San Francisco’s boys (and gals) in blue are showering politicians with green:
The controversial Police Officers Association just dropped a whopping $100,000 into independent expenditure committees, our form of local Super PACs, supporting supervisor candidates Christine Johnson, Sonja Trauss, and Jessica Ho, according to the latest Ethics Commission filings.
Johnson and Trauss are running to represent District 6, which includes South of Market, Tenderloin, and other hots spots where San Francisco police struggle with everyday crime. Ho, by contrast, is a moderate Democrat running to represent the Sunset and Parkside.
It’s a little shocking to see, to be honest, as many politicians have distanced themselves from the POA after it was accused of blocking much called-for reform of the San Francisco Police Department. And this isn’t critiques from crazy lefty-lefts, this was the late Mayor Ed Lee and now Mayor London Breed who took issue with their stances.
That union, which represents San Francisco police, also tried to pass a ballot measure last June that would have wrested control of Taser policy away from city government — a move widely panned by nearly every single politician, group, and board in San Francisco.
And yet, here we are.
The POA money came in at at time when funding in all of the supervisors races has reached gangbuster levels.
As I sat writing this, an email popped up in my inbox from the San Francisco Ethics Commission noting the ceiling for public financing in the District 6 race jumped to $510,000, based on how much money they’ve raised. And in District 4, total funds supporting Ho have reached a whopping $630,000, including the outside independent expenditure committee money flowing in from downtown and tech interests.
While supervisor candidates cannot coordinate with the independent expenditure committees, which in this devil’s bargain get to rake in unlimited amounts of cash from any individual or group, which the candidates cannot do, the very reason the POA is spreading the cash in the first place is because they were impressed by these candidates.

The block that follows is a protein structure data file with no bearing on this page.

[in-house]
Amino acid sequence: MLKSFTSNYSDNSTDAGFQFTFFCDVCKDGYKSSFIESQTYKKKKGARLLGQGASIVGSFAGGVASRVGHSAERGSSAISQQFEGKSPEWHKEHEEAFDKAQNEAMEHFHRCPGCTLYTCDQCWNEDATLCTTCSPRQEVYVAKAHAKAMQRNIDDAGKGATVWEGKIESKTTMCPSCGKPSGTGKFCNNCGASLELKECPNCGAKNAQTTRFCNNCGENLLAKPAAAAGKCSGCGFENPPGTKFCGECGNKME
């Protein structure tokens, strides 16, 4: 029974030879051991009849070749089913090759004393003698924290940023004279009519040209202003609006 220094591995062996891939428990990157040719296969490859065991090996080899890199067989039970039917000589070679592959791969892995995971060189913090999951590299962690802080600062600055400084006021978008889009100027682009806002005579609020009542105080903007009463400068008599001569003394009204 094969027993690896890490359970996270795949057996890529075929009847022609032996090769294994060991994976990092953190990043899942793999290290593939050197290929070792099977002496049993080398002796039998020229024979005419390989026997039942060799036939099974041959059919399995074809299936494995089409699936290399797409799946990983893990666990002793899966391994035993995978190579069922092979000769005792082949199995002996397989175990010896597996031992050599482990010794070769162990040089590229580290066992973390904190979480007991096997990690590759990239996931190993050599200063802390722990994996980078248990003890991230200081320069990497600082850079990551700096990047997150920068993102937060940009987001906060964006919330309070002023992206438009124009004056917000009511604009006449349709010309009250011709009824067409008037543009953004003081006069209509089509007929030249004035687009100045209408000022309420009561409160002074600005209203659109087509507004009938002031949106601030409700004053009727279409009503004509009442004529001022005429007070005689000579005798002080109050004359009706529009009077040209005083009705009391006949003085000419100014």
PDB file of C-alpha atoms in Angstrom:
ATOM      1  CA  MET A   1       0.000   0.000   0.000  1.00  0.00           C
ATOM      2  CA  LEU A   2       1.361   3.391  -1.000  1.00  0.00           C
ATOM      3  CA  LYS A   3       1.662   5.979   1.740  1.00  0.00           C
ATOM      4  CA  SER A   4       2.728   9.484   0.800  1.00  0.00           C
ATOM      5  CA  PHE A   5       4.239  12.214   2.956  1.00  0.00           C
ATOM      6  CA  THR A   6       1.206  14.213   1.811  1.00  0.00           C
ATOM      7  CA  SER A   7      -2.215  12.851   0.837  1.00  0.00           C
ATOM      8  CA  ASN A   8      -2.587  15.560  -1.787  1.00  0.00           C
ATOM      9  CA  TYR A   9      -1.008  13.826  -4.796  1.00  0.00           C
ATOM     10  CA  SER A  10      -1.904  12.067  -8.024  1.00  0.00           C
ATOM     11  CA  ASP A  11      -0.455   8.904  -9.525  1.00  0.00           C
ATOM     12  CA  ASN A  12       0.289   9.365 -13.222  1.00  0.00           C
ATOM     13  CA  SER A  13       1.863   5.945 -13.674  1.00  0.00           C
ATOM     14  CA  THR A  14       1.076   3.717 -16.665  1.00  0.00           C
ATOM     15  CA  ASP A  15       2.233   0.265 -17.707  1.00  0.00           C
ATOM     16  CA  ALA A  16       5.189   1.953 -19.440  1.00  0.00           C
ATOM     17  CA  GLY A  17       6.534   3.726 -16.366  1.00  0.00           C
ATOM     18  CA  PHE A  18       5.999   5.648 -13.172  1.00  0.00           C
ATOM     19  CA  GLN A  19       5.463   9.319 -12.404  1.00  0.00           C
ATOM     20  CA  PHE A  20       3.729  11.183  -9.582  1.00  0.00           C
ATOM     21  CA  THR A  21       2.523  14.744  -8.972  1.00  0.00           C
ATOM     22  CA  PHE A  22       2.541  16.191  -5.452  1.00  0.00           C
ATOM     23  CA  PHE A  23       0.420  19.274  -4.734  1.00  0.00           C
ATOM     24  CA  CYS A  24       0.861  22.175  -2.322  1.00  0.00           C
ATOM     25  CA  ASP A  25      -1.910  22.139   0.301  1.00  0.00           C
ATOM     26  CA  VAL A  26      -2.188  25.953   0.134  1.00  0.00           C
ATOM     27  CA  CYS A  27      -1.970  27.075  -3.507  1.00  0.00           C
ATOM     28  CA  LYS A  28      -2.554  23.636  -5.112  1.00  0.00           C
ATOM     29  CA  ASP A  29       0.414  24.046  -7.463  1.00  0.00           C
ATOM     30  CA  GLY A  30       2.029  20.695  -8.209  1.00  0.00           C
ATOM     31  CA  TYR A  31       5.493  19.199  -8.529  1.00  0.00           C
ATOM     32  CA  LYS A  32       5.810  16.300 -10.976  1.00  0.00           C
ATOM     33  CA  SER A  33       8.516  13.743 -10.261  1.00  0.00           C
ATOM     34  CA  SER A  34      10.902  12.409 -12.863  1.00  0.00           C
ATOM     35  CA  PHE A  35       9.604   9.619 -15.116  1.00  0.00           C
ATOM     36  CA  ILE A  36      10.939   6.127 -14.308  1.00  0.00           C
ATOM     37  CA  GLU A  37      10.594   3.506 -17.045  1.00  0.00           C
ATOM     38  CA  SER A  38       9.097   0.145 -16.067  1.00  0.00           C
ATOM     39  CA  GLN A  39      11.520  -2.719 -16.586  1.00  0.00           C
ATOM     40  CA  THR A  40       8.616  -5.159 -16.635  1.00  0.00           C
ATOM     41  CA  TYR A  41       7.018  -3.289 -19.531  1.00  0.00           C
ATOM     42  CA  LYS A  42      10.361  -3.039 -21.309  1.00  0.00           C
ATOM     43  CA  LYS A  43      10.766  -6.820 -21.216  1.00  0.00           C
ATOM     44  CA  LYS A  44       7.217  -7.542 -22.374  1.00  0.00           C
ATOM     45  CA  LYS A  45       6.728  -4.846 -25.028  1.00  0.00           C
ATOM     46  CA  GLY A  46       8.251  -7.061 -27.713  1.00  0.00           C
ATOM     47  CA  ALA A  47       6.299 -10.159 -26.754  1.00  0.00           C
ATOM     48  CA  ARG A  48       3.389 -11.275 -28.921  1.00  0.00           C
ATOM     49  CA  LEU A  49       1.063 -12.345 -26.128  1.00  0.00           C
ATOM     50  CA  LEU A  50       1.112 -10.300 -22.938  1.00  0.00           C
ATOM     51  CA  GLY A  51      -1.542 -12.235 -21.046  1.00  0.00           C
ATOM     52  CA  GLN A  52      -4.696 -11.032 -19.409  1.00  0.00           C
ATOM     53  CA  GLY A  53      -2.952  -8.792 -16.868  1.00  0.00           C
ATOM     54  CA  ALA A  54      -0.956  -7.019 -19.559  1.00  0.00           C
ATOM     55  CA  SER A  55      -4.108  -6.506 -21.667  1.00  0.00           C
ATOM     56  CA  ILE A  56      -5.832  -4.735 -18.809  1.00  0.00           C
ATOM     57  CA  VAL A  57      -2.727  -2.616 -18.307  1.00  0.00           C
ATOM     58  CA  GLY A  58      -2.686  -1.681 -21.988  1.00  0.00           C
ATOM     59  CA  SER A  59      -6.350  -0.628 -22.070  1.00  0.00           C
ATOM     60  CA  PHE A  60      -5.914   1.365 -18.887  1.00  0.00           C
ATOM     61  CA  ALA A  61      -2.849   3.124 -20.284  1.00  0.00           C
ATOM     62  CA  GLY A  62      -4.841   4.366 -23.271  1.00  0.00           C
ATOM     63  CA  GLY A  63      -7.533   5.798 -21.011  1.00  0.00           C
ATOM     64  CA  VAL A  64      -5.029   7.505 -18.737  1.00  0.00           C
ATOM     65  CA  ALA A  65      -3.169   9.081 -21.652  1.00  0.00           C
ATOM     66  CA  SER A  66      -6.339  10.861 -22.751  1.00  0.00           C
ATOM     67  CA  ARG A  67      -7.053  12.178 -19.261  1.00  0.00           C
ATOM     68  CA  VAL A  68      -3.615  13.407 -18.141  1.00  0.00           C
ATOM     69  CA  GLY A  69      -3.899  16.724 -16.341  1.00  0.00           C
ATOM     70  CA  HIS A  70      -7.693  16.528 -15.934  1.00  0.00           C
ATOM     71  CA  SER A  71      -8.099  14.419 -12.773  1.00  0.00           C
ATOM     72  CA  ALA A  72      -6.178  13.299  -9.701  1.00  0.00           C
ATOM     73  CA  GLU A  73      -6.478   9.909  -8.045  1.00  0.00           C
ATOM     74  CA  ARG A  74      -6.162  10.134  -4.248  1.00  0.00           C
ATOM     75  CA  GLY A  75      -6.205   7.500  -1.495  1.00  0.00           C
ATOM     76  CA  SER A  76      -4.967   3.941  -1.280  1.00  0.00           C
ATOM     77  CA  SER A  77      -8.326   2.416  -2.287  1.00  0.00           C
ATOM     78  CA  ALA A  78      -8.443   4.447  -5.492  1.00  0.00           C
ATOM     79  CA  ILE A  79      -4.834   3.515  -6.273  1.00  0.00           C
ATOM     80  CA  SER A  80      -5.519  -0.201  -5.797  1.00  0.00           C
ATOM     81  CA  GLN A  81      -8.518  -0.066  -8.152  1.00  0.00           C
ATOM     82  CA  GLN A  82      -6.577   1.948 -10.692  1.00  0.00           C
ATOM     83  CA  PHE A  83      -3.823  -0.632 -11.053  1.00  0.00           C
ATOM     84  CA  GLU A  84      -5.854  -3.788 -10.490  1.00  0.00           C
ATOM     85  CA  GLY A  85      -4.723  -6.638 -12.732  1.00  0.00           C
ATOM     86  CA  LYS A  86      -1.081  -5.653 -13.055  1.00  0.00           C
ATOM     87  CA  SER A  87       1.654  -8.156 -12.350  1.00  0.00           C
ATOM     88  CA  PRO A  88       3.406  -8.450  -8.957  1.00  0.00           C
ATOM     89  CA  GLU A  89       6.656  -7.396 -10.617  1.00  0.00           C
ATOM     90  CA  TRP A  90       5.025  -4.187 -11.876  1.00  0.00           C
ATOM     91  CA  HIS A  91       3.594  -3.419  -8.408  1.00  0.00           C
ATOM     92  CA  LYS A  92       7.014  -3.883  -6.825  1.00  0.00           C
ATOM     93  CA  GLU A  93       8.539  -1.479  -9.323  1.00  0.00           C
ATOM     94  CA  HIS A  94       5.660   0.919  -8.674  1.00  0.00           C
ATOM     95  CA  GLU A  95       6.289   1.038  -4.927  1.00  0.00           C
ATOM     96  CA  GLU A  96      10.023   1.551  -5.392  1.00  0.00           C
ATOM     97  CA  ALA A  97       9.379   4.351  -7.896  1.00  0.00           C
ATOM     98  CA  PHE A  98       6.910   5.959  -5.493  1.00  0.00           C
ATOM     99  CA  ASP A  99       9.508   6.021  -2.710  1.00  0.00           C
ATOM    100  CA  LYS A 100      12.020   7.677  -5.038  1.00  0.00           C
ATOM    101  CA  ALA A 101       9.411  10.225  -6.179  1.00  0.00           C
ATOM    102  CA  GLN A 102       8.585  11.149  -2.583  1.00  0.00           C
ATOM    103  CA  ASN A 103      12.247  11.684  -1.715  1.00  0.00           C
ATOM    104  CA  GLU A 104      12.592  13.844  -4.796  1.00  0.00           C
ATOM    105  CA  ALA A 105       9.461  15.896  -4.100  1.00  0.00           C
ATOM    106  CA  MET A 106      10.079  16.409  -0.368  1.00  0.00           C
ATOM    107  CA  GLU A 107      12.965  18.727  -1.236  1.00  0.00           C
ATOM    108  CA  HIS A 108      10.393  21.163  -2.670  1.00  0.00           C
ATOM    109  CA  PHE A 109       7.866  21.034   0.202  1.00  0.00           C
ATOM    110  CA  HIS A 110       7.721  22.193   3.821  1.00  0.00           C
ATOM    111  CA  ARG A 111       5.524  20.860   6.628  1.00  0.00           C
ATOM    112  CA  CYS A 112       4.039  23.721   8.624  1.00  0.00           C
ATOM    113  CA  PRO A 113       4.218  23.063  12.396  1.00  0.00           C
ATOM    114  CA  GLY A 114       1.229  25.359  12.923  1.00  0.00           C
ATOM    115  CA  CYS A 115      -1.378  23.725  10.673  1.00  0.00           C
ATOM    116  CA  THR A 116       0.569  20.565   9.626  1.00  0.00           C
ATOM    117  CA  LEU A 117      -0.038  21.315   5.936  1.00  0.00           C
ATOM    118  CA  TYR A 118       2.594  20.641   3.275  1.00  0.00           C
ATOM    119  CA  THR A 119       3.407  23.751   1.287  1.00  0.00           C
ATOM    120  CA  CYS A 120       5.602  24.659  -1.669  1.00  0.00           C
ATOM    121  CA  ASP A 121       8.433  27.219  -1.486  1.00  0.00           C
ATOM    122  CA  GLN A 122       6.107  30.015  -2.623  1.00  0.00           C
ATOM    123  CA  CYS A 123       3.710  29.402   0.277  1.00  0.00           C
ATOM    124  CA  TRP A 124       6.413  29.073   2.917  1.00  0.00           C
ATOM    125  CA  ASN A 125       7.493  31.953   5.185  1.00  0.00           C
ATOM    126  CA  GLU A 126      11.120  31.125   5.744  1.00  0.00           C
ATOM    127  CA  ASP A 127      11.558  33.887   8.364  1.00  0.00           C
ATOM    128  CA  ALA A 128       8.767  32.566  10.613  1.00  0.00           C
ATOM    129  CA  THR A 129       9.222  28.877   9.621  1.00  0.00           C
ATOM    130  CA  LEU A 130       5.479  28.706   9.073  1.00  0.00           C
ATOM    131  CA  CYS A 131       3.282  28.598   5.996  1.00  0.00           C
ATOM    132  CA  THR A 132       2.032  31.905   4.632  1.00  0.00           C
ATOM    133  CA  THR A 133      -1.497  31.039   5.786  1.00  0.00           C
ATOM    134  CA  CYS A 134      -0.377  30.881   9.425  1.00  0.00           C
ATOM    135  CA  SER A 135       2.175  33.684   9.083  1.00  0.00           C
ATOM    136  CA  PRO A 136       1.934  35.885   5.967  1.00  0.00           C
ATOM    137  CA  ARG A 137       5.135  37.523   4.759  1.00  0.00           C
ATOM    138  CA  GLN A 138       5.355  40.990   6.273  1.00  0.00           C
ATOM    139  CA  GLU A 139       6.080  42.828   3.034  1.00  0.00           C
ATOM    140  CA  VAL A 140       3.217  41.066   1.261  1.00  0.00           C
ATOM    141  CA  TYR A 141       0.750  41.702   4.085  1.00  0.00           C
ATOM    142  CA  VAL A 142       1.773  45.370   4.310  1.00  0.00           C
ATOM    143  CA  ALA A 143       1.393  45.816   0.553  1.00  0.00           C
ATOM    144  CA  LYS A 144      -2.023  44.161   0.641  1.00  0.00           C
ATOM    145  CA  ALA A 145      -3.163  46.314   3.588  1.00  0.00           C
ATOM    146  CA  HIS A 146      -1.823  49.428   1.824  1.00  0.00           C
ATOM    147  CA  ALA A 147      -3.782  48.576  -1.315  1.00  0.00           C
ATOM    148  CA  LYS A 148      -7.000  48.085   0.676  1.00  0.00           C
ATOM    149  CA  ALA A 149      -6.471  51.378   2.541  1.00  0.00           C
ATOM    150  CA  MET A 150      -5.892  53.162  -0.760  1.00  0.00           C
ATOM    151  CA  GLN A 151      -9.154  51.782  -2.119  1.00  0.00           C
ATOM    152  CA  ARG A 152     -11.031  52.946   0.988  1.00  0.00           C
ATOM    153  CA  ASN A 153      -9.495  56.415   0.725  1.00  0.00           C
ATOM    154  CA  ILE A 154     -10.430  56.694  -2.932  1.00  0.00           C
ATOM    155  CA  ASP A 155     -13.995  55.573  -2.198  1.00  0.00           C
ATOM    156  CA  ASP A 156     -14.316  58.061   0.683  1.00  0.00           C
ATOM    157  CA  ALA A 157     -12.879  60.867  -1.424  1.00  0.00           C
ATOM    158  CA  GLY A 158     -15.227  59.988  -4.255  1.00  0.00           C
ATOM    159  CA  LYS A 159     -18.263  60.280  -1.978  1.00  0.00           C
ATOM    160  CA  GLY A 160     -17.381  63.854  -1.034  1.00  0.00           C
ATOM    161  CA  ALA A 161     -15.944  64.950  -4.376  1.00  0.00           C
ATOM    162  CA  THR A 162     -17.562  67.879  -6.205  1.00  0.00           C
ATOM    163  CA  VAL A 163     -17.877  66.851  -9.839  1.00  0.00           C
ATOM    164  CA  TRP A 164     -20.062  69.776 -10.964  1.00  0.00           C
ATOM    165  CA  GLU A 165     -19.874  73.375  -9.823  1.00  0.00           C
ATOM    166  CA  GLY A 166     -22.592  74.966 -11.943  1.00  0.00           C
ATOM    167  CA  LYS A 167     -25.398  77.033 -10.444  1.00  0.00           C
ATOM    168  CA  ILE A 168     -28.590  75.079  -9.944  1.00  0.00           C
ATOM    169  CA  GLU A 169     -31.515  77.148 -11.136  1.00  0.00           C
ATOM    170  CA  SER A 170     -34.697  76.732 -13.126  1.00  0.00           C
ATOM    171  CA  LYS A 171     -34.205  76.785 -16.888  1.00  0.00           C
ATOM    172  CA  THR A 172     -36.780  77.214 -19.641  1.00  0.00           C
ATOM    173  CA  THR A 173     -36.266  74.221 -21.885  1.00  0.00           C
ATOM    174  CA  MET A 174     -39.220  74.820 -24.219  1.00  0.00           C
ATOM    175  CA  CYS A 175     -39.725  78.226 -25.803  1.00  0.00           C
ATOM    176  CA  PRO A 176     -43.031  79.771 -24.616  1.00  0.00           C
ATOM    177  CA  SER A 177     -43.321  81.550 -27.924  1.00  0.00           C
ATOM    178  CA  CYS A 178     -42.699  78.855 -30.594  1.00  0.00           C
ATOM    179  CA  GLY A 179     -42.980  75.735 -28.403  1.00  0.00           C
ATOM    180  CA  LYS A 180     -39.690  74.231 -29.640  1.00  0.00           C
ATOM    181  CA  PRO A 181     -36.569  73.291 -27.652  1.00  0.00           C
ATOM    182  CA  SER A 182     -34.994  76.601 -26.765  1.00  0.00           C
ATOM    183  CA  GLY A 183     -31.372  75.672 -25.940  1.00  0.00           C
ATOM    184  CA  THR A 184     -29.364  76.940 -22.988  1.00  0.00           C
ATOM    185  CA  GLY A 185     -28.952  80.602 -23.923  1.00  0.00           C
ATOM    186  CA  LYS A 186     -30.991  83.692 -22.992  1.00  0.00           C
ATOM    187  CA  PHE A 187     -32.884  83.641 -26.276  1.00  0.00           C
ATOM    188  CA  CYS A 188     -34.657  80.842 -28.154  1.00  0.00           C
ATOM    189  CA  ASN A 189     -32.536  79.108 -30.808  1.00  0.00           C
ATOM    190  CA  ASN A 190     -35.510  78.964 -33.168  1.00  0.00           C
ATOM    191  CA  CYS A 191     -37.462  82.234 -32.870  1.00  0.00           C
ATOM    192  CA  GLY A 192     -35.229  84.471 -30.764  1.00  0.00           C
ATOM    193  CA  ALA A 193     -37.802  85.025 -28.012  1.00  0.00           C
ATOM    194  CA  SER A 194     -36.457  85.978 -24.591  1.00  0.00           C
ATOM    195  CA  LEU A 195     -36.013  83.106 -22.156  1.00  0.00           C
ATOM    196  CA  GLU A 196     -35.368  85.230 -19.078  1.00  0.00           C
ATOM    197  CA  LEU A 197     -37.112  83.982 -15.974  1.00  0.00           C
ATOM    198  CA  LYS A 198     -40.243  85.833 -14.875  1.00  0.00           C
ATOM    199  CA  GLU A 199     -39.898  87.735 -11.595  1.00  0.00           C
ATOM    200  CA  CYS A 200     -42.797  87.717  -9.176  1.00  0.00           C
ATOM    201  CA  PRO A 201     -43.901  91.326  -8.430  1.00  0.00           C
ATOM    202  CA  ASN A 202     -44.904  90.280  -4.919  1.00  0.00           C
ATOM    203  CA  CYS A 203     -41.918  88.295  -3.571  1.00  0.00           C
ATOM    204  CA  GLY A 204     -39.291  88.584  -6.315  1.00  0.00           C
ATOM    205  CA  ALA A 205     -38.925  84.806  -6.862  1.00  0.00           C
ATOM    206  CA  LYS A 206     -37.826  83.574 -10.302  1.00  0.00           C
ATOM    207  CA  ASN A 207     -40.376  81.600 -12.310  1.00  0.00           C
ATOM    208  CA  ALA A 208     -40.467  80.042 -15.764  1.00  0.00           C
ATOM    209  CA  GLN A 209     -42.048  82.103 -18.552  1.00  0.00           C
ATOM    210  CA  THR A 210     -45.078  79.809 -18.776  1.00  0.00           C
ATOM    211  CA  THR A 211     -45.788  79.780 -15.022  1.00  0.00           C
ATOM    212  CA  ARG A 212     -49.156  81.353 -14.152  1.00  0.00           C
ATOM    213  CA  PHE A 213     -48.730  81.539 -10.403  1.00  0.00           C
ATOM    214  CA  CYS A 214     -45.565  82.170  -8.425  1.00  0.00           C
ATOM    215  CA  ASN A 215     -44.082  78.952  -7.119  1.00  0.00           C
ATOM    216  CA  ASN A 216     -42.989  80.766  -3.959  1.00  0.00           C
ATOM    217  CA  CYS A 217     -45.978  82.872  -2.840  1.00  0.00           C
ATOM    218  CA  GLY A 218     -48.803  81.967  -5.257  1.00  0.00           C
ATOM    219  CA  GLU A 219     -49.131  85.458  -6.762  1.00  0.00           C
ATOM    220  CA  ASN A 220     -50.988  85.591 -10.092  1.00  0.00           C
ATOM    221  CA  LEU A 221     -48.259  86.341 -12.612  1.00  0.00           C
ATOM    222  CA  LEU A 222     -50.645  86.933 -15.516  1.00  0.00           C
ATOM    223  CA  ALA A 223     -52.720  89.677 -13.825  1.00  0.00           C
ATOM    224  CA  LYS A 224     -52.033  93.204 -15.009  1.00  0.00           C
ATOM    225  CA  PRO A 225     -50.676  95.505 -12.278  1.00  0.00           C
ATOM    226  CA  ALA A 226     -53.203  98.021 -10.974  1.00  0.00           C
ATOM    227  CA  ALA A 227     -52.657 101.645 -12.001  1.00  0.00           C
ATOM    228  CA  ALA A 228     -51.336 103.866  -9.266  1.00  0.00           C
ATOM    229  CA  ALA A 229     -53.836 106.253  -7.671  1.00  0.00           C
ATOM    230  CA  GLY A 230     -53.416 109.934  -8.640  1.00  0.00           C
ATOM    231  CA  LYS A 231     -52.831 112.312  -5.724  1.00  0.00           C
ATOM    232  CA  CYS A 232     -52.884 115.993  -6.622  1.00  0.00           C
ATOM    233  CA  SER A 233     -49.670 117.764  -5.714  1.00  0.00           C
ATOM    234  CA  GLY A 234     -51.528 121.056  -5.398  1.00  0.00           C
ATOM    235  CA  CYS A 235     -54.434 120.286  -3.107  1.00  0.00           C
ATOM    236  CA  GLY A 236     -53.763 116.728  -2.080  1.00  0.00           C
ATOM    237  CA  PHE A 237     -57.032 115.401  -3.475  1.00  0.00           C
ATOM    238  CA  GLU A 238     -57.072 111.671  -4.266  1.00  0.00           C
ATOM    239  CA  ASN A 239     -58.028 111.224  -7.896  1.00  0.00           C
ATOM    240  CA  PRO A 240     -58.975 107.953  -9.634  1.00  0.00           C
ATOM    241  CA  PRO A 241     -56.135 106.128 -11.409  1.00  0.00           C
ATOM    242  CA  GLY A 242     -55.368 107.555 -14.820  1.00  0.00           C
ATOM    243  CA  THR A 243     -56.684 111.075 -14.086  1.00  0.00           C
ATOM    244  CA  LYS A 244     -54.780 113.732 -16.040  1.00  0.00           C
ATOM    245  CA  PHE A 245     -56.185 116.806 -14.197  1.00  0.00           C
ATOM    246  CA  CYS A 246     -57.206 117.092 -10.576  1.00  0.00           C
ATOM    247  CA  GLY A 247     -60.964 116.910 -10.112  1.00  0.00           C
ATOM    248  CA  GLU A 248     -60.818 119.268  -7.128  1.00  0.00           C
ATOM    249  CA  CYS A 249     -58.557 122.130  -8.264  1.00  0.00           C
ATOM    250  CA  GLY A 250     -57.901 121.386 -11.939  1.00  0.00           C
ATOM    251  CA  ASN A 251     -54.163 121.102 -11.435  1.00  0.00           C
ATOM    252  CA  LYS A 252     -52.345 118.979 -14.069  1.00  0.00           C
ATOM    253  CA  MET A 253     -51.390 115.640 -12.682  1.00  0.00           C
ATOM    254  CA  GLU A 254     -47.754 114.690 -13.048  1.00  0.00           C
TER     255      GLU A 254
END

“Obviously, our philosophy is that The City is a bit of a mess right now,” said POA political consultant Gary Delagnes.
As for the POA’s endorsement and funding of D6 candidates Johnson and Trauss, Delagnes told me Wednesday, “they were both very, very adamant that more people needed to go to jail, that more people needed to be prosecuted.” Ultimately, “while we have nothing against (District 6 supervisor candidate) Matt Haney and had a nice conversation with him, we don’t think the political ideology of Matt Haney will fix the problems in the district.”
And when I asked why Delagnes, my fellow San Francisco native who is also a Saint Ignatius College Preparatory graduate, would ever in his right mind back Ho, a candidate who has lived in San Francisco since (get ready for your jaw to drop) March 2018, he relented, a bit.
“This decision was made,” he said, and “some people were angry there wasn’t more conversation.”
That’s a glowing endorsement, isn’t it? That aside, Delagnes did say Ho “seemed bright, focused, and in touch with the issues of her district.” As for her opponent, candidate Gordon Mar, “he was never seriously in the conversation … nor did he seek our endorsement.”
Not all is rosy between the POA and its chosen candidates, either.
Johnson told me in an email Wednesday that she opposed Proposition H, the POA’s ballot measure to block The City from setting Taser policies, but took issue with their past history in blocking reforms from City Hall.
“I sought the POA endorsement because we will be asking a lot of the SFPD and POA in the coming years to get results for residents,” Johnson said, adding “the POA can be counterproductive at times. I have not and will not support actions that are counter to progress.”
Johnson also told me she supported the reform findings issued by District Attorney George Gascon’s blue ribbon panel, which the POA publicly feuded with — that one surprised Delagnes.
“I do not remember her saying she supported the blue ribbon panel,” he told me. “That would have stuck in my mind, Joe, because we think George Gascon’s blue ribbon panel is about the biggest bullshit known to man.”
You know I will add, for all the progressive Democrats who are likely foaming at the mouth reading this, the POA has noted the political black hole it has found itself in and promised to turn over a new leaf. Its new president, the openly gay Sgt. Tony Montoya, has pledged to soften the union’s tone. And for those moderate Democrats looking to slam progressives, disagreeing with the POA is not tantamount to disliking cops, either.
No matter where you stand on ‘em, at least now you know where they stand on the supervisors races.
On Guard prints the news and raises hell each week. Email Fitz at firstname.lastname@example.org, follow him on Twitter and Instagram @FitztheReporter, and Facebook at facebook.com/FitztheReporter.